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### Top 10 Greatest Moments in Math History: The Pythagorean Theorem

Moment 4: a2 + b2 = c2
Probably no collection of the top ten moments in mathematical history would be complete without mention of the Pythagorean Theorem, as beat into the ground as it is. “a2 + b2 = c2” has been rattled off by more of my students than any other mathematical formula, even by students who have no idea what it’s called, for what it’s used or who are even in Geometry at the time.

However, just as we named America after Amerigo Vespucci because he first realized America was not the West Indies but in fact a new land mass, we may have mistakenly credited Pythagoras of Samos (born 2579 years ago) for the discovery of the now called “Pythagorean Theorem”. America was here and populated long before Vespucci arrived, and although it was probably Pythagoras or one of this students who proved the theorem [2, page 44], a2 + b2 = c2 may have a similar history.

Babylonian clay tablets created 3500 years ago, or 1000 years before Pythagoras’s time, show an awareness of the triangle’s special property. In 1922, George Arthur Plimpton bought and donated to Columbia University a tablet traced to modern day Iraq (ancient Babylonia) and dated to 3800 years ago. Plimpton recognized “Pythagorean triples” on the ancient clay tablet [2, page 34]. These triples, such as 3-4-5 or 5-12-13, represent right triangles whose a2 + b2 equal a square number. References to the theorem later named the “Pythagorean Theorem" also pop up in ancient Indian and Chinese cultures as well [4, page 26].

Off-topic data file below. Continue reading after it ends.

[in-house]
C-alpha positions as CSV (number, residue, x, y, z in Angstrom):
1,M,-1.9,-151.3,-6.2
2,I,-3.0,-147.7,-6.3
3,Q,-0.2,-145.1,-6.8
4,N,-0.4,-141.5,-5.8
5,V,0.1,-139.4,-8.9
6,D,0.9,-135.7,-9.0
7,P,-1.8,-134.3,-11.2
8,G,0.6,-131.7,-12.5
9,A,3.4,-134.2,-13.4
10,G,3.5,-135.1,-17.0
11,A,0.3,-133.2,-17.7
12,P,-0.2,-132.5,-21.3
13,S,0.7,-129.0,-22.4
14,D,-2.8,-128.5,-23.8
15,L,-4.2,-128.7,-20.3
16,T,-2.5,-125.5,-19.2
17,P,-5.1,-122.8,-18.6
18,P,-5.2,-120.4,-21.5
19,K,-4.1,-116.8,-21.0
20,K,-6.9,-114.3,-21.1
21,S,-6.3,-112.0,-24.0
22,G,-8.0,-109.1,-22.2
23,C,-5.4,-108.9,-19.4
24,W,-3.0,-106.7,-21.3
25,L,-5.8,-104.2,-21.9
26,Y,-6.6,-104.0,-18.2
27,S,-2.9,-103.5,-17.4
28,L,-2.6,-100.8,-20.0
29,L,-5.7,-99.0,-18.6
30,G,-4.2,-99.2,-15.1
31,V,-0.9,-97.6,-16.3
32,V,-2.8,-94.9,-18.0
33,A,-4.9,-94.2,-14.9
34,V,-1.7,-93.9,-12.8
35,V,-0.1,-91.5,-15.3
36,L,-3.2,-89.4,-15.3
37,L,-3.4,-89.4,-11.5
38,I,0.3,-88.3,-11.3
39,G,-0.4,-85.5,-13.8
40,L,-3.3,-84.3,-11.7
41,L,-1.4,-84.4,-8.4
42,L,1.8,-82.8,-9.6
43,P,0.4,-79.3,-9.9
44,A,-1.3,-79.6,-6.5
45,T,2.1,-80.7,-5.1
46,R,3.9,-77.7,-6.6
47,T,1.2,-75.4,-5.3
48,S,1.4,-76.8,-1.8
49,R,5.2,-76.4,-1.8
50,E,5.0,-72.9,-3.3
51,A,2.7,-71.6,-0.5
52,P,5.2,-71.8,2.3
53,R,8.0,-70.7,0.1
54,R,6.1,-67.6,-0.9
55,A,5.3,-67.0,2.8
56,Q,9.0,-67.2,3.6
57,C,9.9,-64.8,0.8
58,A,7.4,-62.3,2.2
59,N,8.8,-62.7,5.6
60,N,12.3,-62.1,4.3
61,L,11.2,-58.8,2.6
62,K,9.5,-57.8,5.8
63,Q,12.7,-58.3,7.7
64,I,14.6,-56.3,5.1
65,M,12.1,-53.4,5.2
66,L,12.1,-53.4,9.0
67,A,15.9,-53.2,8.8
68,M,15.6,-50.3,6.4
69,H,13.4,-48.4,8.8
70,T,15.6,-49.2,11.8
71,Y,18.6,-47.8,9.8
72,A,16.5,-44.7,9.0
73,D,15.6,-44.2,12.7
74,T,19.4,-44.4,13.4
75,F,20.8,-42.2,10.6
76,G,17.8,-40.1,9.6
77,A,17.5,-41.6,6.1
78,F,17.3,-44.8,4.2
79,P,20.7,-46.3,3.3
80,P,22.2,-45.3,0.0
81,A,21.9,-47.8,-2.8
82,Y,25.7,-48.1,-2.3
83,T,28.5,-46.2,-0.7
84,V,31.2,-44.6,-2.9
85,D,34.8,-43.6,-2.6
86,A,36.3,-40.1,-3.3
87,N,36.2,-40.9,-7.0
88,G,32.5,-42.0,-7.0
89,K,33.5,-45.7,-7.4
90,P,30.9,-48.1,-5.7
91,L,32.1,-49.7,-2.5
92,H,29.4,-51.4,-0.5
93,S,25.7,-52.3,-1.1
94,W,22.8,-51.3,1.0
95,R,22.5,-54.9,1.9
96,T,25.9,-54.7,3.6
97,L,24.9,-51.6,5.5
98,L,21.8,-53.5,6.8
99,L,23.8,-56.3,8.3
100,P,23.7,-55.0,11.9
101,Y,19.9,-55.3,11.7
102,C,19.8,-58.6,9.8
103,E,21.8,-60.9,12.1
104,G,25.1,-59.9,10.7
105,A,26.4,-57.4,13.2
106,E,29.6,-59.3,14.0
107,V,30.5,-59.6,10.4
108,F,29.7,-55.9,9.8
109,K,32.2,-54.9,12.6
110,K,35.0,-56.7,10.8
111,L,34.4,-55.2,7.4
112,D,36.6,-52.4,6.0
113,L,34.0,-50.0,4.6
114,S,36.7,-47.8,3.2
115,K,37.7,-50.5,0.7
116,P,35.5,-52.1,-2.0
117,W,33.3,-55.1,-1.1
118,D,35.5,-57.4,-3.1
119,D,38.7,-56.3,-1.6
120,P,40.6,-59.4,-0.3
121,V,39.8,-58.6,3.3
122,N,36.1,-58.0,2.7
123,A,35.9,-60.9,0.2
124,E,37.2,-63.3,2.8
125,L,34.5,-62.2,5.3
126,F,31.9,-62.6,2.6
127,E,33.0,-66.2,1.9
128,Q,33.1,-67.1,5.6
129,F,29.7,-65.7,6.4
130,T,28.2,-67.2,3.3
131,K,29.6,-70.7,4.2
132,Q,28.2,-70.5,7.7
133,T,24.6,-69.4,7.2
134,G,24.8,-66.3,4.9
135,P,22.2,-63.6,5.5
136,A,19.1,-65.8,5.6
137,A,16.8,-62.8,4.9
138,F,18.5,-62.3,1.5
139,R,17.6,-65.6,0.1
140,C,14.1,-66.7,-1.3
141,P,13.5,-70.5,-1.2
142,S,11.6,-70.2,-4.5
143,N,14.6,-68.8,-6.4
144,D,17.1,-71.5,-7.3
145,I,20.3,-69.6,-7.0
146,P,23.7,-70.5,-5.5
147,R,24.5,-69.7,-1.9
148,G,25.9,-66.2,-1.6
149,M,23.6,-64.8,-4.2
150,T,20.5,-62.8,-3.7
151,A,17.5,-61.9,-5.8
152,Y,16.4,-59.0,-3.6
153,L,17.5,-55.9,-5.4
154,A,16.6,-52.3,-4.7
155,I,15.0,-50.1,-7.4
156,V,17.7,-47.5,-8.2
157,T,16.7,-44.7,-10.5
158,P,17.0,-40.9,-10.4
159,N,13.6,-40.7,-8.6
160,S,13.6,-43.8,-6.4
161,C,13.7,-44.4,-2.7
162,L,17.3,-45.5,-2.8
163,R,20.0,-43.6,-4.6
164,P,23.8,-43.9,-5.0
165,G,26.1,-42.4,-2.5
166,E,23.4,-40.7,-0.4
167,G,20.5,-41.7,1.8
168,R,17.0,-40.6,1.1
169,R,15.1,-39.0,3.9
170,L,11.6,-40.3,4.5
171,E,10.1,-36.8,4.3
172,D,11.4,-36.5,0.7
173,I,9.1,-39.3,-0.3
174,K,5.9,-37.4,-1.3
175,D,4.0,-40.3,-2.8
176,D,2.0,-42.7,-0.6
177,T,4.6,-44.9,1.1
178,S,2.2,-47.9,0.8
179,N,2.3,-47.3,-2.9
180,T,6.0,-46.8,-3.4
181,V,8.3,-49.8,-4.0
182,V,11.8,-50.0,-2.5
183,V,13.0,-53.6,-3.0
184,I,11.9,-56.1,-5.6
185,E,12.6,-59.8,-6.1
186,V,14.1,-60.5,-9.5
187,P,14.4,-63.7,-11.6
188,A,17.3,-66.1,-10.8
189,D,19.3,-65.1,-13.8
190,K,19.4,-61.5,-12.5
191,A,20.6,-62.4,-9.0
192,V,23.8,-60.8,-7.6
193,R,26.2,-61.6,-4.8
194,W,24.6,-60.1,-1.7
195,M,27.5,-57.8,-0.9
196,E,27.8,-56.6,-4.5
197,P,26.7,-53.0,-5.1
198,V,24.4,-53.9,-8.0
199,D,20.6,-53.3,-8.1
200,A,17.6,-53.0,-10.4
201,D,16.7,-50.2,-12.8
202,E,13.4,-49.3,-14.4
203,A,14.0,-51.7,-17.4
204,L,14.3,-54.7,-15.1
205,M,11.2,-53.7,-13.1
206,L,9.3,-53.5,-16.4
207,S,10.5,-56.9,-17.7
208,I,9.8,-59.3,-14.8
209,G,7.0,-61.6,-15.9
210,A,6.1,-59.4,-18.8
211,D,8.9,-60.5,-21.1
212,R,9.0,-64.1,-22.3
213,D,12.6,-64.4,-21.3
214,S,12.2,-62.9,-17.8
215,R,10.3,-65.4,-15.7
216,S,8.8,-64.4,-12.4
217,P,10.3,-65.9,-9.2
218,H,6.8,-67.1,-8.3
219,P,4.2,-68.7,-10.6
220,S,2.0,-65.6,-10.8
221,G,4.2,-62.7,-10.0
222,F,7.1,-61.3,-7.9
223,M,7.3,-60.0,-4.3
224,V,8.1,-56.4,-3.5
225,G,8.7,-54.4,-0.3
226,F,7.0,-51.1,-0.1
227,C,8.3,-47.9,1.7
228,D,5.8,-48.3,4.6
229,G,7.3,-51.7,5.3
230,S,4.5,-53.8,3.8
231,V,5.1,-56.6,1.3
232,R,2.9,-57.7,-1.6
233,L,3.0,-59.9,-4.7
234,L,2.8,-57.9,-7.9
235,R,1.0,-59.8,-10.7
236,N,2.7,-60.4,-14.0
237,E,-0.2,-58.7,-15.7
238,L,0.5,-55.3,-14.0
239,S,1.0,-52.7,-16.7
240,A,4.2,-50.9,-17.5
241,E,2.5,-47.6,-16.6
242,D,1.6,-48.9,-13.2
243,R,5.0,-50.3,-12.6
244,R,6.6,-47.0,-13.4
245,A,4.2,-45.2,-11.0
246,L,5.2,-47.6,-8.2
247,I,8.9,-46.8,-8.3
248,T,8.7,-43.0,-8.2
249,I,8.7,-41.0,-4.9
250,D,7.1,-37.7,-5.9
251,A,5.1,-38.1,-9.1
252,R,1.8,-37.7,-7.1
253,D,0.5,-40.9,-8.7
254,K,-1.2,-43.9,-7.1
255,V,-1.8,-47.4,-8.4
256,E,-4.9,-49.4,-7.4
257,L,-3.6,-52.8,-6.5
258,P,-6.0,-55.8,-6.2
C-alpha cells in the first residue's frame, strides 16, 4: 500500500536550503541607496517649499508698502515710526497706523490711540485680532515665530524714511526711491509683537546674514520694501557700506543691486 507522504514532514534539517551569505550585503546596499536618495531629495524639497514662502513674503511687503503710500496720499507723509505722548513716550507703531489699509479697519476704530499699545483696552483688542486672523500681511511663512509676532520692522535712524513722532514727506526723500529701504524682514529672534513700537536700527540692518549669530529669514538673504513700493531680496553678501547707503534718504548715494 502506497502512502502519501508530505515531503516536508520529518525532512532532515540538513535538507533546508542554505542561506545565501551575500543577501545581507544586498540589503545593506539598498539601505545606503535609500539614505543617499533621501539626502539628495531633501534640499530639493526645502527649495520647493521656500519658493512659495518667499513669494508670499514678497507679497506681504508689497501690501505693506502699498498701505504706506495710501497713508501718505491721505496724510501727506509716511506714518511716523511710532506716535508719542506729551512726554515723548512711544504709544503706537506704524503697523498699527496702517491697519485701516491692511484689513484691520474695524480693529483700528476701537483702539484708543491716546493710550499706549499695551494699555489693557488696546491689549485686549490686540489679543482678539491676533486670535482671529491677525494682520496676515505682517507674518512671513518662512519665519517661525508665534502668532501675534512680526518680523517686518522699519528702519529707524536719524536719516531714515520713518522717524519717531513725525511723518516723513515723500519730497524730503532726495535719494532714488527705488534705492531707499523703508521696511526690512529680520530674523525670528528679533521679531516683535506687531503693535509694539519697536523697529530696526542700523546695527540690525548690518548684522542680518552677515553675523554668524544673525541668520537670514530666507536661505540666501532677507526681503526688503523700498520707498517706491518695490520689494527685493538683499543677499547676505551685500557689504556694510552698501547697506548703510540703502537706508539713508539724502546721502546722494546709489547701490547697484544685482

Pythagoras went on to found a school, and consequently a following and then a brotherhood, which fostered the learning of philosophy, mathematics and natural science. Adopted from the Hindus, the Pythagoreans’ philosophy was a belief that whole numbers ruled the universe. This idea was taught at Pythagoras’s school and in his brotherhood for centuries after he passed away [4, page 27].

The Pythagorean School may be long gone, but the Pythagorean Theorem still lives strong. There are many different ways to prove this theorem, but possibly the most fun is the one using water or this one with sand. (The outtakes at the end are worth watching!)

The Pythagorean Theorem was included in Euclid’s Elements, as one of the very last two propositions [4, page 73] in his extensive works.

Works Cited:

[2] Pickover, Clifford A., The Math Book, Sterling Publishing, New York, 2009

[4] Eves, Howard, Great Moments in Mathematics Before 1650, The Mathematical Association of America, 1983

[7] Weisstein, Eric W., "Pythagorean Theorem.", MathWorld--A Wolfram Web Resource. http://mathworld.wolfram.com/PythagoreanTheorem.html

[13] mathworld.wolfram.com/images/eps-if/PythagoreanTheoremShear_700.gif